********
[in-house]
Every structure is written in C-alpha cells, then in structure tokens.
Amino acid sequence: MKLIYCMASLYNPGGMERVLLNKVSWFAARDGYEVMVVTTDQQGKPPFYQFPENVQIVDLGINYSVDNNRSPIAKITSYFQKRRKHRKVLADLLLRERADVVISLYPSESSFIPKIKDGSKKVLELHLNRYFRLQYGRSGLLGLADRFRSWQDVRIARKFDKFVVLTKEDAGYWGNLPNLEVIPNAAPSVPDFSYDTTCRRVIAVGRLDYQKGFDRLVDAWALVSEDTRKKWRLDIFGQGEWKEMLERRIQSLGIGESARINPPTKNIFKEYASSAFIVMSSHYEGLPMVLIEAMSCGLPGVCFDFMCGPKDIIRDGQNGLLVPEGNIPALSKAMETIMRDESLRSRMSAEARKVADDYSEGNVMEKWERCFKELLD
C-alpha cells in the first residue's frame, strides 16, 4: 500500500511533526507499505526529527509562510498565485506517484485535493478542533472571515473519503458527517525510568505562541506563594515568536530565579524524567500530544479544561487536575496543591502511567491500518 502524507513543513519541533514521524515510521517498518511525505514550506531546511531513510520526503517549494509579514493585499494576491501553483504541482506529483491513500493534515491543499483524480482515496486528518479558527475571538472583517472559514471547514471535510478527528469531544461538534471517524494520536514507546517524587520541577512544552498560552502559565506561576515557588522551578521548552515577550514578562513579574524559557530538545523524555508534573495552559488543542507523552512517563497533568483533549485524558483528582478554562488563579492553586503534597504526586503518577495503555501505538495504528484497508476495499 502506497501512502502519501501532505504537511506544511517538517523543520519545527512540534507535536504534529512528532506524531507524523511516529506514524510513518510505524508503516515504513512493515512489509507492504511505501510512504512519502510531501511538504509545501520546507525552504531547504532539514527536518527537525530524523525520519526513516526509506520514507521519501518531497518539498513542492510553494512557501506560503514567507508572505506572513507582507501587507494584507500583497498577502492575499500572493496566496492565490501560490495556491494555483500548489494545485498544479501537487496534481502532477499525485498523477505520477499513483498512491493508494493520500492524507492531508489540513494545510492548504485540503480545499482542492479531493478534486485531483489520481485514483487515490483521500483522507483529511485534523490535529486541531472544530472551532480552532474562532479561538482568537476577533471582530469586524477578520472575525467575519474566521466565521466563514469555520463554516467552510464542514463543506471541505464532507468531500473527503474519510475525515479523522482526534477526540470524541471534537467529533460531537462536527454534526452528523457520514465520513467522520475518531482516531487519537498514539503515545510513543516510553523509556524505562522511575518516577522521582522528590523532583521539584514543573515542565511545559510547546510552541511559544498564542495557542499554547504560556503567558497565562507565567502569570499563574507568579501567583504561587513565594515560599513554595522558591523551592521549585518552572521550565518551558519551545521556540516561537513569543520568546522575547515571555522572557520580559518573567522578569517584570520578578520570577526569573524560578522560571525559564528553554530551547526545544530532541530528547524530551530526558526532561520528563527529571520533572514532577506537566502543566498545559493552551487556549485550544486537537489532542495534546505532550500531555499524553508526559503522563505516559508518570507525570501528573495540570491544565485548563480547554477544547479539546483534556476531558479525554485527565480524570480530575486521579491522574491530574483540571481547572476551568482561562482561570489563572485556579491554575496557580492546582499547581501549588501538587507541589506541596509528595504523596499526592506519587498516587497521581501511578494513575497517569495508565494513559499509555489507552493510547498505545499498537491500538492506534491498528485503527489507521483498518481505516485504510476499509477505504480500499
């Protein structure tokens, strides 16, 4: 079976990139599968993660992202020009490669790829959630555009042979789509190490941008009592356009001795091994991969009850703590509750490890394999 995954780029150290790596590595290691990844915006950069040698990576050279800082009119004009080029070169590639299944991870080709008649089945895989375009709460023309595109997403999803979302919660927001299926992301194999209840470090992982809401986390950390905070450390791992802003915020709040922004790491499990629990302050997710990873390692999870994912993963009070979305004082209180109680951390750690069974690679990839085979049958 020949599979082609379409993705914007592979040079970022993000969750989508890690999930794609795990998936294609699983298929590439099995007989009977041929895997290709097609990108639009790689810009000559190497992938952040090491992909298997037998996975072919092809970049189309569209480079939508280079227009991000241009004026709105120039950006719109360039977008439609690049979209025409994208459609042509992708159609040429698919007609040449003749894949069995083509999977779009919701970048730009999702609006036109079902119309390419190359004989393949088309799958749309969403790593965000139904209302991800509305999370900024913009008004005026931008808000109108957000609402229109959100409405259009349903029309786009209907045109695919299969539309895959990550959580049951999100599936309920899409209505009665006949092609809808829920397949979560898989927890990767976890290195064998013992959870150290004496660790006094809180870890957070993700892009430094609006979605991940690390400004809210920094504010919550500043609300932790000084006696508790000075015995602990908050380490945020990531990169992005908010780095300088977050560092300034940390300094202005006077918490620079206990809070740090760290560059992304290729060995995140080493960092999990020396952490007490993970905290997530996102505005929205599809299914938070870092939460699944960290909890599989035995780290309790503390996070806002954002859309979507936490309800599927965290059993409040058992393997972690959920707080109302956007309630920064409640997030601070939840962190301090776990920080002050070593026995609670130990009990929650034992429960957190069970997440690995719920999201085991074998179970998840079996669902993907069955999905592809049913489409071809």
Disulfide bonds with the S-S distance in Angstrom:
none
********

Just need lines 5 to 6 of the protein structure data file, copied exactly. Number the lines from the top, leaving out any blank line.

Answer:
């Protein structure tokens, strides 16, 4: 079976990139599968993660992202020009490669790829959630555009042979789509190490941008009592356009001795091994991969009850703590509750490890394999 995954780029150290790596590595290691990844915006950069040698990576050279800082009119004009080029070169590639299944991870080709008649089945895989375009709460023309595109997403999803979302919660927001299926992301194999209840470090992982809401986390950390905070450390791992802003915020709040922004790491499990629990302050997710990873390692999870994912993963009070979305004082209180109680951390750690069974690679990839085979049958 020949599979082609379409993705914007592979040079970022993000969750989508890690999930794609795990998936294609699983298929590439099995007989009977041929895997290709097609990108639009790689810009000559190497992938952040090491992909298997037998996975072919092809970049189309569209480079939508280079227009991000241009004026709105120039950006719109360039977008439609690049979209025409994208459609042509992708159609040429698919007609040449003749894949069995083509999977779009919701970048730009999702609006036109079902119309390419190359004989393949088309799958749309969403790593965000139904209302991800509305999370900024913009008004005026931008808000109108957000609402229109959100409405259009349903029309786009209907045109695919299969539309895959990550959580049951999100599936309920899409209505009665006949092609809808829920397949979560898989927890990767976890290195064998013992959870150290004496660790006094809180870890957070993700892009430094609006979605991940690390400004809210920094504010919550500043609300932790000084006696508790000075015995602990908050380490945020990531990169992005908010780095300088977050560092300034940390300094202005006077918490620079206990809070740090760290560059992304290729060995995140080493960092999990020396952490007490993970905290997530996102505005929205599809299914938070870092939460699944960290909890599989035995780290309790503390996070806002954002859309979507936490309800599927965290059993409040058992393997972690959920707080109302956007309630920064409640997030601070939840962190301090776990920080002050070593026995609670130990009990929650034992429960957190069970997440690995719920999201085991074998179970998840079996669902993907069955999905592809049913489409071809």
Disulfide bonds with the S-S distance in Angstrom: